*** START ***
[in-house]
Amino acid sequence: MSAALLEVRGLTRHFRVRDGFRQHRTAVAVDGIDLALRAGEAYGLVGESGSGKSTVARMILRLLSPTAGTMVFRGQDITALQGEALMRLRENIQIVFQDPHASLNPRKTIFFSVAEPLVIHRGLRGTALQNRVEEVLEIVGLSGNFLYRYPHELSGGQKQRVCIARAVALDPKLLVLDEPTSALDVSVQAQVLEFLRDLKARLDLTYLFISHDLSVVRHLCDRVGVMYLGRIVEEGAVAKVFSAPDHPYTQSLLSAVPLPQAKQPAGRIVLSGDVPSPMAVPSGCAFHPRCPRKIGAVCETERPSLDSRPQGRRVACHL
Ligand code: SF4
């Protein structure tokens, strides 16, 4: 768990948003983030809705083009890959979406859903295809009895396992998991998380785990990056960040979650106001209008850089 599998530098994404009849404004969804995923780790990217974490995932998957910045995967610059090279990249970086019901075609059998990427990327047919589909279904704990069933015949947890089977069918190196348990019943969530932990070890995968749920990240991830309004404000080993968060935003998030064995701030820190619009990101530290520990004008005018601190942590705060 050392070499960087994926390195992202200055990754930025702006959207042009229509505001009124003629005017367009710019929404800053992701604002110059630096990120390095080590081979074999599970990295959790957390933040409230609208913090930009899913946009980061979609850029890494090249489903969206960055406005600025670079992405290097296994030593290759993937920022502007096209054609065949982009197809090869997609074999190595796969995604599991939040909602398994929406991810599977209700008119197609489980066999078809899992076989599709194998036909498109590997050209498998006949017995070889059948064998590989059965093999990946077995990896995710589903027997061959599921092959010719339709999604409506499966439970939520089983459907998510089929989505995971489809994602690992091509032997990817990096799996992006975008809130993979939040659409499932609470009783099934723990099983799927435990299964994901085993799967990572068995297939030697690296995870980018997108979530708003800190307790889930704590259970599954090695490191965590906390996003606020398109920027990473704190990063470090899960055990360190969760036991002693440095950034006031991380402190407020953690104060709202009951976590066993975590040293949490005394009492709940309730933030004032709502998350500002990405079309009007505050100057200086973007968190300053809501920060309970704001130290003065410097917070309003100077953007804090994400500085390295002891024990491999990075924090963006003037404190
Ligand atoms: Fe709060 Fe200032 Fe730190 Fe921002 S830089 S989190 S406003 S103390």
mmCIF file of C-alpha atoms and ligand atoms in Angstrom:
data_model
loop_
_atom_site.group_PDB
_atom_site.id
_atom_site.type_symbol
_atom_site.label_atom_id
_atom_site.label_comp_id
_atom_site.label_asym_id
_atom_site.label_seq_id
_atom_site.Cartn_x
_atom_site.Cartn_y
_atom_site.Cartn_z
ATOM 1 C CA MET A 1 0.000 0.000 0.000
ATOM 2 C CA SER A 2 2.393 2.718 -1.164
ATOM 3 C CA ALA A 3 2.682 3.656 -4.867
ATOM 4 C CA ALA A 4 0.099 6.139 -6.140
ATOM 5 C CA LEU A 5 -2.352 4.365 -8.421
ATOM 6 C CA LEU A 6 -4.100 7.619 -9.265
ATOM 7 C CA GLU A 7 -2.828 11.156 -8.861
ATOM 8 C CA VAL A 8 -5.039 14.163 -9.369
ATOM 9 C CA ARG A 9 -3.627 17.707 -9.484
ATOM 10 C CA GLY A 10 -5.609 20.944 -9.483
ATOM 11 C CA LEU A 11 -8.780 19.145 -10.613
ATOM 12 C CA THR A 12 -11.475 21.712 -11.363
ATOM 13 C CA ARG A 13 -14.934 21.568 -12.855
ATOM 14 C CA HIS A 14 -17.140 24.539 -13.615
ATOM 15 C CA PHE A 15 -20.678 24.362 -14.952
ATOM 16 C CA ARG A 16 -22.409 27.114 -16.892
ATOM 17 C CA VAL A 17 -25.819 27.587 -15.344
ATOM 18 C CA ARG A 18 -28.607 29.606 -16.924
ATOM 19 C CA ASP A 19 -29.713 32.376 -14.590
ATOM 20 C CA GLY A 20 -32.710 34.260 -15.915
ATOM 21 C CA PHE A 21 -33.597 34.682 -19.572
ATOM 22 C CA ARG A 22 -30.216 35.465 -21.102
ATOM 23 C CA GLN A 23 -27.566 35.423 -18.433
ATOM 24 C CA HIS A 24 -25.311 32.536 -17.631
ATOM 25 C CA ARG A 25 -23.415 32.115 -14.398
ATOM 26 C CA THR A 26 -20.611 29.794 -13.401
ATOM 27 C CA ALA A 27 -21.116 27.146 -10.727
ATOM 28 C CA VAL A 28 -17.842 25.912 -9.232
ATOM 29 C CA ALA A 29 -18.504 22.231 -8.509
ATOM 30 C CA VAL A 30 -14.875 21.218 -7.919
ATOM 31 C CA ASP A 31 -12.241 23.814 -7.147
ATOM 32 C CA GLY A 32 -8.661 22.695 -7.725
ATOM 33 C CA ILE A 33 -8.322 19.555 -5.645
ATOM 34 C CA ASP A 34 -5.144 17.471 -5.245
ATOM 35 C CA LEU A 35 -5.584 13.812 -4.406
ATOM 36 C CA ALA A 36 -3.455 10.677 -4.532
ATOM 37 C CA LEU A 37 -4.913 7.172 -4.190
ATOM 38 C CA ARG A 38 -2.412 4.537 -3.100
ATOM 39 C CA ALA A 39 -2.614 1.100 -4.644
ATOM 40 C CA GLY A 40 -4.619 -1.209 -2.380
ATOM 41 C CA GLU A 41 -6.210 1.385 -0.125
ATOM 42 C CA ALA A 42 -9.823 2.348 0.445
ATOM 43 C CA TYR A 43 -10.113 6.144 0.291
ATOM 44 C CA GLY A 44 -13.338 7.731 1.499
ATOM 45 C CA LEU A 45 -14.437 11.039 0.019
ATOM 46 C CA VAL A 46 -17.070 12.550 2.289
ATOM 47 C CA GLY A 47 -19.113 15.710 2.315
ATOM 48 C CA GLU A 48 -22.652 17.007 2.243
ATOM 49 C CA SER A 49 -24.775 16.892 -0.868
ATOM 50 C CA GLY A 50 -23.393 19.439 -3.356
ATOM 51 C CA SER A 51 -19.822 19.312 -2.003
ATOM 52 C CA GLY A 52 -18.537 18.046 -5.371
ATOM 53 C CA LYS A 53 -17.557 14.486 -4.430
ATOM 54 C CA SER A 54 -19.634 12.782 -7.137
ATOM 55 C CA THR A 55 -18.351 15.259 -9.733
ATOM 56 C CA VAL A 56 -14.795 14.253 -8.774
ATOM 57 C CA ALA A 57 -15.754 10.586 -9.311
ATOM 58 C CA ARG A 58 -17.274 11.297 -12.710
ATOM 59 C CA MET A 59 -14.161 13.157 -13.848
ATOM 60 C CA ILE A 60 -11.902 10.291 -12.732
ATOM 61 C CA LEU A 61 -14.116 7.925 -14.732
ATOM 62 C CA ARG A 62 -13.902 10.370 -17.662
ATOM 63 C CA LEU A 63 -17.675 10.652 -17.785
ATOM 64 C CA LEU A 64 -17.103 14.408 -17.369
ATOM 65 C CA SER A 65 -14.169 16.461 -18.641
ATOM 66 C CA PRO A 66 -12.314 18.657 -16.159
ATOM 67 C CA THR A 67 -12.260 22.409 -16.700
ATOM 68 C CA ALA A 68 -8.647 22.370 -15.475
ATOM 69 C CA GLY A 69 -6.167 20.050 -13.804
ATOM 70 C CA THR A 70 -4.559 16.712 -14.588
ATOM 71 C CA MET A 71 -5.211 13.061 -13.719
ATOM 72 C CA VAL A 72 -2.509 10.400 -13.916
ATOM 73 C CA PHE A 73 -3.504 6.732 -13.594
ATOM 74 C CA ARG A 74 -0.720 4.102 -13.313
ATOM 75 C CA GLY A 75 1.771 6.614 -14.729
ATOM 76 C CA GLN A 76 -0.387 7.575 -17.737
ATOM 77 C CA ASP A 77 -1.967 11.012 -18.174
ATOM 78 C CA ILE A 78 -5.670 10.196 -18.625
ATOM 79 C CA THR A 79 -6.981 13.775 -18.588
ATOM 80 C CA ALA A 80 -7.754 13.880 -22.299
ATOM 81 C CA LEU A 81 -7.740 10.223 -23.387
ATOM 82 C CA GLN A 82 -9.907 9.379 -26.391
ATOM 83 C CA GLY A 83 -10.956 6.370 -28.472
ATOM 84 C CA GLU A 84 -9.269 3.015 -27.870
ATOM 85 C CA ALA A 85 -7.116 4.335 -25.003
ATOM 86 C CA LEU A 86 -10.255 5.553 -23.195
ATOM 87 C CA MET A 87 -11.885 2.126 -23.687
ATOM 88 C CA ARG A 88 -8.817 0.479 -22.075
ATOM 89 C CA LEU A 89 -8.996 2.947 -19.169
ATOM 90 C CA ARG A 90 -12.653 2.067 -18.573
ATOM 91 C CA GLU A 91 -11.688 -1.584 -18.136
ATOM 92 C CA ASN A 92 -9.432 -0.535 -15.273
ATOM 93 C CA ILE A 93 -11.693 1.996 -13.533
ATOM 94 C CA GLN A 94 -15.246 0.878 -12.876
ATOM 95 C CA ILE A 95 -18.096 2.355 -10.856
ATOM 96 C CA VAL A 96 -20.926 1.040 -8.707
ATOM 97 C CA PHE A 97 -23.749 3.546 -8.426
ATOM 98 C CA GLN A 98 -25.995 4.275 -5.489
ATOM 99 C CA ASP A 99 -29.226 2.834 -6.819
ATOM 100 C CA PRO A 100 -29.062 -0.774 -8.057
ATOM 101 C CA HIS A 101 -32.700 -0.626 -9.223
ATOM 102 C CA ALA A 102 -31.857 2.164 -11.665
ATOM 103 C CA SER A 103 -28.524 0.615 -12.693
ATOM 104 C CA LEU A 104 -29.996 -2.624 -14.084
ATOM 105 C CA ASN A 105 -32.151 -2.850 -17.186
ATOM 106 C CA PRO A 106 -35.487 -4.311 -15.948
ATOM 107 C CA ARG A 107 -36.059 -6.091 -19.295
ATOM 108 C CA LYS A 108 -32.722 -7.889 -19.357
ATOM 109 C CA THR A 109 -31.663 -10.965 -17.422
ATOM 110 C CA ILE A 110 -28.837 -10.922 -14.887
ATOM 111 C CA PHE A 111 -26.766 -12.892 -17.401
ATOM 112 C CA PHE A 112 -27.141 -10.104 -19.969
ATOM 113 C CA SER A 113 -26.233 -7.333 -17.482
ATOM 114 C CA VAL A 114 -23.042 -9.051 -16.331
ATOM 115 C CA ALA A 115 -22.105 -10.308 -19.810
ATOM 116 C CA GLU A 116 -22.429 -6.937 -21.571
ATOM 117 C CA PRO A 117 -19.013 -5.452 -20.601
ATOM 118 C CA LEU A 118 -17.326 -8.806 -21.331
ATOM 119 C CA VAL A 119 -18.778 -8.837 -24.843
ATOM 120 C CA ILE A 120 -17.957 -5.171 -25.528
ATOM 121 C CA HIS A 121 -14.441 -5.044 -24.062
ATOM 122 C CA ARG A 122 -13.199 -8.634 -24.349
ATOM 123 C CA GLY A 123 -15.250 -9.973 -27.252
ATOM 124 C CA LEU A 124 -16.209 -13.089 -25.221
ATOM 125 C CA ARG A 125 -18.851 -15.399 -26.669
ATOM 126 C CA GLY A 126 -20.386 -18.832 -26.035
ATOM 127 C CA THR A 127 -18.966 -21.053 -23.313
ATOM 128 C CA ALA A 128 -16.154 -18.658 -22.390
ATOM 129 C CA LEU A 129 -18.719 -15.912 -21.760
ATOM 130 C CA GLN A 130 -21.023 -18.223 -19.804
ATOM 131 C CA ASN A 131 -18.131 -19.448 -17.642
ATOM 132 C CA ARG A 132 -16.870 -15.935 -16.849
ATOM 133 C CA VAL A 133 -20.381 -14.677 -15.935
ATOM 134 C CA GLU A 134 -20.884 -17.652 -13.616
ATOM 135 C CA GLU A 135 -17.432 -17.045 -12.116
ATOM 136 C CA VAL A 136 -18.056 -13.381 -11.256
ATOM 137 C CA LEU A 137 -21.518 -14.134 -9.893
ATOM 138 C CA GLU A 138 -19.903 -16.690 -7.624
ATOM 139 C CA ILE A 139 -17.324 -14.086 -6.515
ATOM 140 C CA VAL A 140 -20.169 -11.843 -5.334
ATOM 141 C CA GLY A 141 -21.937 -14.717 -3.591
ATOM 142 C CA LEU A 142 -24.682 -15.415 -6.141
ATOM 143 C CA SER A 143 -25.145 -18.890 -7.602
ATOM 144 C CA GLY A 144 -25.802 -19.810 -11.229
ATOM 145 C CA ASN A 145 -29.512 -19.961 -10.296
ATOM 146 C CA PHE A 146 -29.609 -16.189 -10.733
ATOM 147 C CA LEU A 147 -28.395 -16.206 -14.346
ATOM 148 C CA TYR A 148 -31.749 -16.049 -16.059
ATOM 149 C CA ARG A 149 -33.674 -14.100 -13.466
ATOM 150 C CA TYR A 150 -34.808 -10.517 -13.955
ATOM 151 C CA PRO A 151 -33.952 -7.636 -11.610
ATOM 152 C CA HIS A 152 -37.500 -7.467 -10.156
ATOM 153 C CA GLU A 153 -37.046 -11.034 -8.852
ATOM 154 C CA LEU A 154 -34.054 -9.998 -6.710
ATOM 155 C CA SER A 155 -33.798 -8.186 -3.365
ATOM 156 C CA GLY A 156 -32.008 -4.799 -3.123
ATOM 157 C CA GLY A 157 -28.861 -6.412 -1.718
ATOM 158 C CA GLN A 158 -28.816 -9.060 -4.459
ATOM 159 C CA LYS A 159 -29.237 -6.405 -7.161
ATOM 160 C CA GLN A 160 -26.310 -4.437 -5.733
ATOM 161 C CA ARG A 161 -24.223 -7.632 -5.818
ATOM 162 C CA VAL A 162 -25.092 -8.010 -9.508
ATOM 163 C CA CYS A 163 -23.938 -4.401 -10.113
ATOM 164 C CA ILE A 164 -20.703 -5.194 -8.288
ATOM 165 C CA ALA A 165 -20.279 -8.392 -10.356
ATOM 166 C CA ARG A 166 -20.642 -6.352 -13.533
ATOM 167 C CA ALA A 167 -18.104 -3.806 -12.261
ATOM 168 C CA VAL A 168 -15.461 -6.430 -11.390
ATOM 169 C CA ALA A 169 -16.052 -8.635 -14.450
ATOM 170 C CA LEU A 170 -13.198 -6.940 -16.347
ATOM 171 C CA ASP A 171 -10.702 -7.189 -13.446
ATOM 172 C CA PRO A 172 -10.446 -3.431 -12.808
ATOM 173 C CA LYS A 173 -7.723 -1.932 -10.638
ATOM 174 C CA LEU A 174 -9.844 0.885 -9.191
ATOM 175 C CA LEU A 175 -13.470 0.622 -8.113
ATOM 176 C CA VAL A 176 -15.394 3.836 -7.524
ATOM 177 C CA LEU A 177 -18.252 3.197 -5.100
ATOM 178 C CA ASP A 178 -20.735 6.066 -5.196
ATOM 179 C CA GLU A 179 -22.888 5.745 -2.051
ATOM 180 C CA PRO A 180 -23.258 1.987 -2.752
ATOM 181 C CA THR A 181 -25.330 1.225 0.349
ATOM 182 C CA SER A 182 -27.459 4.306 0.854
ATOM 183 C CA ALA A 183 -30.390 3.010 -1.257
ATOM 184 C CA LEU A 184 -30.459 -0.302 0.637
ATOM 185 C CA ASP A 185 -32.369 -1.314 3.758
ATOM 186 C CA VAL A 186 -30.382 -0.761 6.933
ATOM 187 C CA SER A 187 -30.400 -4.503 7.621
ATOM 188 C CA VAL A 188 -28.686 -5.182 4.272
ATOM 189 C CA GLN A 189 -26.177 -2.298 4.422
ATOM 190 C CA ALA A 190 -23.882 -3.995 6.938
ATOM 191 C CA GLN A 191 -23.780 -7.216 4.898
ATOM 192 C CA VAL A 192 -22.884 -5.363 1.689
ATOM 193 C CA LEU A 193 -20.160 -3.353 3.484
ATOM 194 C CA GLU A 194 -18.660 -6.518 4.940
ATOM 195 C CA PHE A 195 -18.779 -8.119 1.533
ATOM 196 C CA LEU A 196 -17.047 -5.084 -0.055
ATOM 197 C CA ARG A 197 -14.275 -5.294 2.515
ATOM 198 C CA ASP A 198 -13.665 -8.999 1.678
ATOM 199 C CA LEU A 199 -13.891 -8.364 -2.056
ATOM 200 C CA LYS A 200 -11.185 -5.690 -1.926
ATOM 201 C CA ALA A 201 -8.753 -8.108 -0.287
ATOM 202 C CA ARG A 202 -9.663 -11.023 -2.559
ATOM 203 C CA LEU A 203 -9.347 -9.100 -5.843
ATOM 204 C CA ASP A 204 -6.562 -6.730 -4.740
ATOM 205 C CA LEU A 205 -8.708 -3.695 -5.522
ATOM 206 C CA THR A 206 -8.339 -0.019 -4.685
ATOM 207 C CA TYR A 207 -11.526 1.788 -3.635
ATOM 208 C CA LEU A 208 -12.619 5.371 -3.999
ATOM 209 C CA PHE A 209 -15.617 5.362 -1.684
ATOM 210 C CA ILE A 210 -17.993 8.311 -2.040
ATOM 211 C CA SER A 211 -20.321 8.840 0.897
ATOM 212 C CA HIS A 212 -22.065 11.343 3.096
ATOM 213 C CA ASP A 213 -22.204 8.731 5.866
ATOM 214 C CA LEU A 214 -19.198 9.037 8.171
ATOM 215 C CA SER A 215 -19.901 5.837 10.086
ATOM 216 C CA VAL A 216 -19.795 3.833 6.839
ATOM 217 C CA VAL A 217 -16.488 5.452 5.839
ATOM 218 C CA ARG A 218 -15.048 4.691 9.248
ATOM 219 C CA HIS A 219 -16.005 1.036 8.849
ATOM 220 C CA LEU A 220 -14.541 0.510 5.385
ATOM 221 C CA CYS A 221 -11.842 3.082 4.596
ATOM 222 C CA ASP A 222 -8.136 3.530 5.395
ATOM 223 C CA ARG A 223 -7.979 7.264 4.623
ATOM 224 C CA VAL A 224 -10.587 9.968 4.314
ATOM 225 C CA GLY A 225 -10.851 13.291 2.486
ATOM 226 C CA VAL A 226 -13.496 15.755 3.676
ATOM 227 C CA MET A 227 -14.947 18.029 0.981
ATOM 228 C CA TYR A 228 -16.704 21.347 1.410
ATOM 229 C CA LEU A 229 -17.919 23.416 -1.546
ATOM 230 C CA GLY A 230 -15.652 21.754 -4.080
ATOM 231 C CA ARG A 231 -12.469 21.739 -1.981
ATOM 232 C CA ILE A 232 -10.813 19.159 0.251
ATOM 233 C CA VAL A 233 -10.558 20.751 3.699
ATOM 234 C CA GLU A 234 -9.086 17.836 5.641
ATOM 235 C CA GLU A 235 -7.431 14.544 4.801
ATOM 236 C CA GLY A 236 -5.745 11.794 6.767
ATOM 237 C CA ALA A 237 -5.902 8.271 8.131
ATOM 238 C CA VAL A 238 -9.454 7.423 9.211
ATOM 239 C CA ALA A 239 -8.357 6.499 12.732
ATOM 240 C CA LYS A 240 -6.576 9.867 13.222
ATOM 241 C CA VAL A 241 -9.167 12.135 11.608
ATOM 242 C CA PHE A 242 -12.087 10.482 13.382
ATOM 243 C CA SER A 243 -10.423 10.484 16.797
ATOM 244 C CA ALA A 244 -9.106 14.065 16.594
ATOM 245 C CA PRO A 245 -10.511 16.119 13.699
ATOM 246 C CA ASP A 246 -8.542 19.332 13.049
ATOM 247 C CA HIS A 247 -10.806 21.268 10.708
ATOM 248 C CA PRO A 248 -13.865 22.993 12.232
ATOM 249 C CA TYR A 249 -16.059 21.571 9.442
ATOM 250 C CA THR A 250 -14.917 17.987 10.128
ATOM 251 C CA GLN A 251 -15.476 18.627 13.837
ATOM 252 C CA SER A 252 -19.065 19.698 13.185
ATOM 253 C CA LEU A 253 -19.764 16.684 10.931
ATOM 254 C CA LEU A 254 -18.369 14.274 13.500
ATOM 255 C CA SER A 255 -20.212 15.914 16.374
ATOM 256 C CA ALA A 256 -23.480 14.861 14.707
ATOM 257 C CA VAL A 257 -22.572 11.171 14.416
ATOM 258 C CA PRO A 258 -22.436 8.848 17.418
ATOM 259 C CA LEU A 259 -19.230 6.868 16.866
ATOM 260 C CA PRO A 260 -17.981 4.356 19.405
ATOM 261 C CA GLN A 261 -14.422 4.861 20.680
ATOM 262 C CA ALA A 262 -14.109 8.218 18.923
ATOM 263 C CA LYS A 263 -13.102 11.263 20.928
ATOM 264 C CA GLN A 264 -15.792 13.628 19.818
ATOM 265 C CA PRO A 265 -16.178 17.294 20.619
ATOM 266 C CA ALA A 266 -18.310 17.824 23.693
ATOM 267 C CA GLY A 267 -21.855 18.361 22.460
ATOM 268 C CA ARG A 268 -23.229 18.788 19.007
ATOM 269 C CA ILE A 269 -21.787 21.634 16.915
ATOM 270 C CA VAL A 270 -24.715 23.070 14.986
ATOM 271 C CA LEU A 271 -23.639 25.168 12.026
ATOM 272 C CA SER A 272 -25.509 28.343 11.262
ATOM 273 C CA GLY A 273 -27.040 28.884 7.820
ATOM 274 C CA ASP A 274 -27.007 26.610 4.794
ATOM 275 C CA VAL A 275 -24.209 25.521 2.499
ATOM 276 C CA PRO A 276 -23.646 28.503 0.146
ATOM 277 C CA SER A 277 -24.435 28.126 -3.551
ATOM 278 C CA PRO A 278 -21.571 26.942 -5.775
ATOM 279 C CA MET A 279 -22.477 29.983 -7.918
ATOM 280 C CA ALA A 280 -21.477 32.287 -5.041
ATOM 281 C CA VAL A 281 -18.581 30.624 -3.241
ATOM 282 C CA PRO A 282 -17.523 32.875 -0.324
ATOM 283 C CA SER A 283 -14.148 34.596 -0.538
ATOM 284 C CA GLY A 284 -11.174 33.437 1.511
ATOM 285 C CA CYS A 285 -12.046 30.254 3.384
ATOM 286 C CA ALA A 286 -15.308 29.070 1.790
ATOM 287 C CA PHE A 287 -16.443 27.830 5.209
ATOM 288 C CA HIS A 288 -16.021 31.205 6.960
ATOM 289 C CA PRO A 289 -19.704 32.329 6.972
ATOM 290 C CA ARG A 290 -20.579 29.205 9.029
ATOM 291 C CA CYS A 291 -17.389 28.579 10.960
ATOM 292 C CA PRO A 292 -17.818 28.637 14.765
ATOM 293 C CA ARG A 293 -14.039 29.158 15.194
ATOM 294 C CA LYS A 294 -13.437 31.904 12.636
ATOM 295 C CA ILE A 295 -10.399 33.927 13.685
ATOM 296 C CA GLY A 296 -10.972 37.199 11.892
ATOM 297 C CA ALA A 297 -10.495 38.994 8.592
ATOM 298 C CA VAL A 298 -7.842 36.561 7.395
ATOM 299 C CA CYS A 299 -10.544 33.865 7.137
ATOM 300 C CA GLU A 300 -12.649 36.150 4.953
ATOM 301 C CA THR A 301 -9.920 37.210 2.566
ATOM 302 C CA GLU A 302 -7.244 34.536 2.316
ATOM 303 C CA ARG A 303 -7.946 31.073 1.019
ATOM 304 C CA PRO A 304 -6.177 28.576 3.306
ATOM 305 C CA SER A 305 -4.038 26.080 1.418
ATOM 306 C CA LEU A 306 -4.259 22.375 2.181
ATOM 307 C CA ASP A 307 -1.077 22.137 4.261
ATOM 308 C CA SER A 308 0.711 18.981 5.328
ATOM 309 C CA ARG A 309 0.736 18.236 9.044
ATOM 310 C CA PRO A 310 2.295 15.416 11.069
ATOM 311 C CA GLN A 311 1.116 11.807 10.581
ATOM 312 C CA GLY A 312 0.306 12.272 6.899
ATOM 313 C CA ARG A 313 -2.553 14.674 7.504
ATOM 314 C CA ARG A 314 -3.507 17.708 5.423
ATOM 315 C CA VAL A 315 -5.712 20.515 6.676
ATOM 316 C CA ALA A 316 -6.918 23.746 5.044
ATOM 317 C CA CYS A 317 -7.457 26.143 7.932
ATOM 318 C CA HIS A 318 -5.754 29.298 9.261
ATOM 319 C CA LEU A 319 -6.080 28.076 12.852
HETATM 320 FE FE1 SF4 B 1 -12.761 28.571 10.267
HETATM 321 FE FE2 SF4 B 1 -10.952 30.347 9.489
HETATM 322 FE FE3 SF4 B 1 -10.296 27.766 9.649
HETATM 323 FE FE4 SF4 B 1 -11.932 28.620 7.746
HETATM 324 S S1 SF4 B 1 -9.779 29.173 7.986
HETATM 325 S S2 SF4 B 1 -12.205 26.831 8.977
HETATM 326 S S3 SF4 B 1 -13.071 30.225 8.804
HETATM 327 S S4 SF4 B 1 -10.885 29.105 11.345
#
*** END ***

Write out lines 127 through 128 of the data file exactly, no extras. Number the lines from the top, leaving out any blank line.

ATOM 109 C CA THR A 109 -31.663 -10.965 -17.422
ATOM 110 C CA ILE A 110 -28.837 -10.922 -14.887